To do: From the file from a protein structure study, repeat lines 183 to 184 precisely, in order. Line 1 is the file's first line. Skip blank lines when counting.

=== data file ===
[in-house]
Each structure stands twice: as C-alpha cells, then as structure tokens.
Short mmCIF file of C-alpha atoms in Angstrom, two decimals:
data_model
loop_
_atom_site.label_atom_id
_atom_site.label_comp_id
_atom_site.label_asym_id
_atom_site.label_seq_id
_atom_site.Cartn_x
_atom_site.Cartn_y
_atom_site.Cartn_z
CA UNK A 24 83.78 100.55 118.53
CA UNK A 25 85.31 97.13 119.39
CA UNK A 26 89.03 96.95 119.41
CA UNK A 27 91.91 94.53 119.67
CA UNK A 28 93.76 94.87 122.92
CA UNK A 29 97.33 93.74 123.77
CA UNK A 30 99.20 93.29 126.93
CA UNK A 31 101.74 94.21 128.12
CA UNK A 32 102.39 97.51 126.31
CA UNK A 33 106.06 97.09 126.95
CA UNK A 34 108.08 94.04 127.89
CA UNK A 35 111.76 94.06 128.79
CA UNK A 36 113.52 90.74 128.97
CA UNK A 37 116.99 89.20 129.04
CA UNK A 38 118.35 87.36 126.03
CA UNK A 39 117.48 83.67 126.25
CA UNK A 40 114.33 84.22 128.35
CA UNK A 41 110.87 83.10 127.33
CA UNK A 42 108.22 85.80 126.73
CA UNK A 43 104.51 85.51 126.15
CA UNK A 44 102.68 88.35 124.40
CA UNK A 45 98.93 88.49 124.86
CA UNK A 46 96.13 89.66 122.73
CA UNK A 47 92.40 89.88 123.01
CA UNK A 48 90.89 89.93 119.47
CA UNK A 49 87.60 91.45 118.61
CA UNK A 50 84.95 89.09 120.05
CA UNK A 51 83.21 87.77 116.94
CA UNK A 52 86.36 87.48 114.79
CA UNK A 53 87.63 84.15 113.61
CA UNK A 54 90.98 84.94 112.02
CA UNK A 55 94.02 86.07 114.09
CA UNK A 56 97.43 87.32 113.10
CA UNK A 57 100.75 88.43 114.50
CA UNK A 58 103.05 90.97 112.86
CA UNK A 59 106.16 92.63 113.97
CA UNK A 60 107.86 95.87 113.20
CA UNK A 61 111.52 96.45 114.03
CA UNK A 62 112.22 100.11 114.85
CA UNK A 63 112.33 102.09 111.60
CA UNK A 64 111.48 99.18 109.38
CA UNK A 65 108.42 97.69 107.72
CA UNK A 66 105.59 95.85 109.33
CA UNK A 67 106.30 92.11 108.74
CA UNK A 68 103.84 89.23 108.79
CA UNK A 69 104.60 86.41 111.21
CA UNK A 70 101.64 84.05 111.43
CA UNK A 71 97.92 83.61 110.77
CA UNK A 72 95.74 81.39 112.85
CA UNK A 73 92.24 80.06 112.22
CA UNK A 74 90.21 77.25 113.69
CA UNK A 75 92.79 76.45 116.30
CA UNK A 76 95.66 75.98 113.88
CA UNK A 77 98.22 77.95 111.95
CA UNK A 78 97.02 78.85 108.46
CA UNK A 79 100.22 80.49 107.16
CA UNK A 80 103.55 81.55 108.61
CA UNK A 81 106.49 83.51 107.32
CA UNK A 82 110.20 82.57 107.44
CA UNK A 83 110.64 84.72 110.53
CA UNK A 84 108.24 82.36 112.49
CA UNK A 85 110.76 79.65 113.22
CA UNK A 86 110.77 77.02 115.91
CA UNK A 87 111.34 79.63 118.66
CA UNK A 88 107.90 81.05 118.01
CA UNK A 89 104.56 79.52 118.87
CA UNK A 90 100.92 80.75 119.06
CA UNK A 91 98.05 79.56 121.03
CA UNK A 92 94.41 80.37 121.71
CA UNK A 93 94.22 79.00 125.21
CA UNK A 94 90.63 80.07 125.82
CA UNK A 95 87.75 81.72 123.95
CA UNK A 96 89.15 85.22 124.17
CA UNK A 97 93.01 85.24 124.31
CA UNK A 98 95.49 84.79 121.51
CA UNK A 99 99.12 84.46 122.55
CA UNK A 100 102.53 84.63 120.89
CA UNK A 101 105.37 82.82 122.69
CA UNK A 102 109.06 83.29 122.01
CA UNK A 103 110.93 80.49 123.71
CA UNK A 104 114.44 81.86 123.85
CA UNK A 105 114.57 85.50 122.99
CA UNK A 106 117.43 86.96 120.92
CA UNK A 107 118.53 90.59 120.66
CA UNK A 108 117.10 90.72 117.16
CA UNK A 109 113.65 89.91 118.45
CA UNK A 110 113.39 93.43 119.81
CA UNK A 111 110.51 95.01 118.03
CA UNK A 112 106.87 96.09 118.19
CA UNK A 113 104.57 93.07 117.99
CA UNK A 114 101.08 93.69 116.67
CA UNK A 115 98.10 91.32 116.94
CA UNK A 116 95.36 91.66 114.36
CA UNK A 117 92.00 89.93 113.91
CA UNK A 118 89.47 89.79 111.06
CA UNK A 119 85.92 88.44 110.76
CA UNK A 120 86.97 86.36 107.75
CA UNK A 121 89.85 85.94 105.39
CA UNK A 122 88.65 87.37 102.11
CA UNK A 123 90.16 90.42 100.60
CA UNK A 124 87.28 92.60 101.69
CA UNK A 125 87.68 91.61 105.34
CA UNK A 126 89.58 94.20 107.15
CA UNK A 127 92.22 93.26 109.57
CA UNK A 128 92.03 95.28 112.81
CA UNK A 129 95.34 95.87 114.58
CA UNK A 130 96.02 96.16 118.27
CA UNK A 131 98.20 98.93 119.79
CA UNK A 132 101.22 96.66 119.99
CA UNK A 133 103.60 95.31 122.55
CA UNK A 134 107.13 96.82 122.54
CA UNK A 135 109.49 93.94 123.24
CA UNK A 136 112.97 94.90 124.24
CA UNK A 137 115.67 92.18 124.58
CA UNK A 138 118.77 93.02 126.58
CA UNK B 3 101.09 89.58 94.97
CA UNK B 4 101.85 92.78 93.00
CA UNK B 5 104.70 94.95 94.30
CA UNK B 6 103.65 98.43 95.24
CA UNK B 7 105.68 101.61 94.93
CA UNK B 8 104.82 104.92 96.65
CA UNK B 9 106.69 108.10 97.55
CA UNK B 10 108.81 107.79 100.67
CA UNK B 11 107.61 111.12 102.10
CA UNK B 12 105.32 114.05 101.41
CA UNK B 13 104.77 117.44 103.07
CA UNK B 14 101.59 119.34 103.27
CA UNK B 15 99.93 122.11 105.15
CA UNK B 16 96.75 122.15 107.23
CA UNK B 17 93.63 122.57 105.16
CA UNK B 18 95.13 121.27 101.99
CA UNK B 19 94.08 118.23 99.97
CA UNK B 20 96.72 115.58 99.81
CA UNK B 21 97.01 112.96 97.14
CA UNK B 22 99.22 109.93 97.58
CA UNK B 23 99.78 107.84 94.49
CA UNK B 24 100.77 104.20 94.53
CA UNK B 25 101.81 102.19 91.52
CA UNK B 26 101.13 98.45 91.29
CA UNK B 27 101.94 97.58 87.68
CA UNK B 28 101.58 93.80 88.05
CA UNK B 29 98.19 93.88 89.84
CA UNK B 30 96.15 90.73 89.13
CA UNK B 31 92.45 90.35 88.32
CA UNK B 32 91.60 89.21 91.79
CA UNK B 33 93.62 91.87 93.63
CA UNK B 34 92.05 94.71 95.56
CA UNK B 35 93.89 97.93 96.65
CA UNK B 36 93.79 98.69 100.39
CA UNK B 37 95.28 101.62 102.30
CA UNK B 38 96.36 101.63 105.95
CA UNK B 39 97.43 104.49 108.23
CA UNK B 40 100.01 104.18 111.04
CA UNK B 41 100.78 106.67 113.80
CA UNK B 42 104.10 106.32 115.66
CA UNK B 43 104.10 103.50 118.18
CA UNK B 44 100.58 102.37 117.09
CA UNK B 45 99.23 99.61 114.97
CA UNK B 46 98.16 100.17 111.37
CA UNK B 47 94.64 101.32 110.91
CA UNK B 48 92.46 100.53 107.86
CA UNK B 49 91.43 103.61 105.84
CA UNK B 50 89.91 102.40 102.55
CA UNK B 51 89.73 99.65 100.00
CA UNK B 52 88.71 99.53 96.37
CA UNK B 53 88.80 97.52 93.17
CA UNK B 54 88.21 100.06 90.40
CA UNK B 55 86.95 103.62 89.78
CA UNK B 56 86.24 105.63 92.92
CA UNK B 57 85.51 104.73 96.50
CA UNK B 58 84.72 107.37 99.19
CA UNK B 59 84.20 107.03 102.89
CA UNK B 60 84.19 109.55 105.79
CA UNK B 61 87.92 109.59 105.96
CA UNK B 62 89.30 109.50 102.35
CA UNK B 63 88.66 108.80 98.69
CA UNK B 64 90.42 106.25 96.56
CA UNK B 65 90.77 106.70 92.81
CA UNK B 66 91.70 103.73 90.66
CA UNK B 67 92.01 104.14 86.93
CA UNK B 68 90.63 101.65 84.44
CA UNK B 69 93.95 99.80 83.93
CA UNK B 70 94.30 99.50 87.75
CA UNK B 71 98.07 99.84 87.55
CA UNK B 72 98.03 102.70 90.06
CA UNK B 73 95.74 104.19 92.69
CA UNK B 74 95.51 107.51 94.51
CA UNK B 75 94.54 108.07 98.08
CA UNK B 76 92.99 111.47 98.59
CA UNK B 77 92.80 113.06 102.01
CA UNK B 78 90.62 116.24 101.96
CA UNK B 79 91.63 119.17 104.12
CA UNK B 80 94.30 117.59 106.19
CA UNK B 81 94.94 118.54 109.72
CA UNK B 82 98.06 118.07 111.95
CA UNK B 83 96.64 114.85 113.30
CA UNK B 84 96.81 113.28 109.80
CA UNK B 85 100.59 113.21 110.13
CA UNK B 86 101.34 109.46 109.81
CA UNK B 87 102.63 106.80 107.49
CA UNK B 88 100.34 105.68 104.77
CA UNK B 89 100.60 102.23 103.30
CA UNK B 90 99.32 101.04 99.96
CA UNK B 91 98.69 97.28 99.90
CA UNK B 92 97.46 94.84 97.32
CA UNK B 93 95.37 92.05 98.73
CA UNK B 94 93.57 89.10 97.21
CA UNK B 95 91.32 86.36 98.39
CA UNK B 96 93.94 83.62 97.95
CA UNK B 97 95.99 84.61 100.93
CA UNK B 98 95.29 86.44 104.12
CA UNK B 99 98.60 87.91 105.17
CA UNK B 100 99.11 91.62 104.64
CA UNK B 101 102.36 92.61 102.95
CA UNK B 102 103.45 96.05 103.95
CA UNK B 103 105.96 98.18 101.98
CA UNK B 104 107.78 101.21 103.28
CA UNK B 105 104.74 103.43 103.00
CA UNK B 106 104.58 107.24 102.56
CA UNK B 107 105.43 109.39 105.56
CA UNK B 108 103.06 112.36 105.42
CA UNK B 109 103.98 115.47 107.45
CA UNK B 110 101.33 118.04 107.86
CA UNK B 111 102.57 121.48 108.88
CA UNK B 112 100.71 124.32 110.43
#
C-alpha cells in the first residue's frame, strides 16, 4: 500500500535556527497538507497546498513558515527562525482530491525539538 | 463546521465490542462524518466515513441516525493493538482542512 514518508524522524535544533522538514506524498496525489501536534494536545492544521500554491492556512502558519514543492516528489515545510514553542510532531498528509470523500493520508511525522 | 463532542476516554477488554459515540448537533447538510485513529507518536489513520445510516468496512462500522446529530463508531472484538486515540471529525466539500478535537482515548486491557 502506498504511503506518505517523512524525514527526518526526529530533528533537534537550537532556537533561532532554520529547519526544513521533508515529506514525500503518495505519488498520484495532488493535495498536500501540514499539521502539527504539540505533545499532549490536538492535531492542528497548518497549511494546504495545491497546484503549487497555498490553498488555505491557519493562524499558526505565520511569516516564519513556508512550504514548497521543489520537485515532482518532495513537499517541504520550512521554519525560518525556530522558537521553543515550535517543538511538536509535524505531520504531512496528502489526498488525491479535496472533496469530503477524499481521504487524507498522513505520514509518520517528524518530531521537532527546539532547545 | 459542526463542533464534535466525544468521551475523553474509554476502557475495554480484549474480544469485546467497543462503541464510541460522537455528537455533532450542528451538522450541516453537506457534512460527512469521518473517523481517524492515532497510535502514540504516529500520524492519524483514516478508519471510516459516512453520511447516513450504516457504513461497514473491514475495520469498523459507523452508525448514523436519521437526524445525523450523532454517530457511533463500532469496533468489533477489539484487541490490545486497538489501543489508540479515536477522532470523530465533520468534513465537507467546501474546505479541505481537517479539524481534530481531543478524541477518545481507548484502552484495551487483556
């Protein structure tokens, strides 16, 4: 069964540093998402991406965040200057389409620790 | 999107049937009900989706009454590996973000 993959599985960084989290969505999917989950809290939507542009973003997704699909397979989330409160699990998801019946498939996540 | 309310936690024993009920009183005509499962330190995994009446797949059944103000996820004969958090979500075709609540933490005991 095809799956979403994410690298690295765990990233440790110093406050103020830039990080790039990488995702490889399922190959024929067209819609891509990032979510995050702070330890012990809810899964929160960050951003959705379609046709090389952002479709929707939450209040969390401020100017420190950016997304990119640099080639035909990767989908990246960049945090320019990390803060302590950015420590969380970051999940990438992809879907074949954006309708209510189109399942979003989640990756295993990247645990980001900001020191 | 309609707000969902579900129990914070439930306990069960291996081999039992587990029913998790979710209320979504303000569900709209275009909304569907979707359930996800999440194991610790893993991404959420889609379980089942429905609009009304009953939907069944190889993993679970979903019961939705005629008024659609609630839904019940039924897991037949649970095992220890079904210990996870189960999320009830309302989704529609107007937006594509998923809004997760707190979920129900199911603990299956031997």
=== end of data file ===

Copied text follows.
CA UNK B 58 84.72 107.37 99.19
CA UNK B 59 84.20 107.03 102.89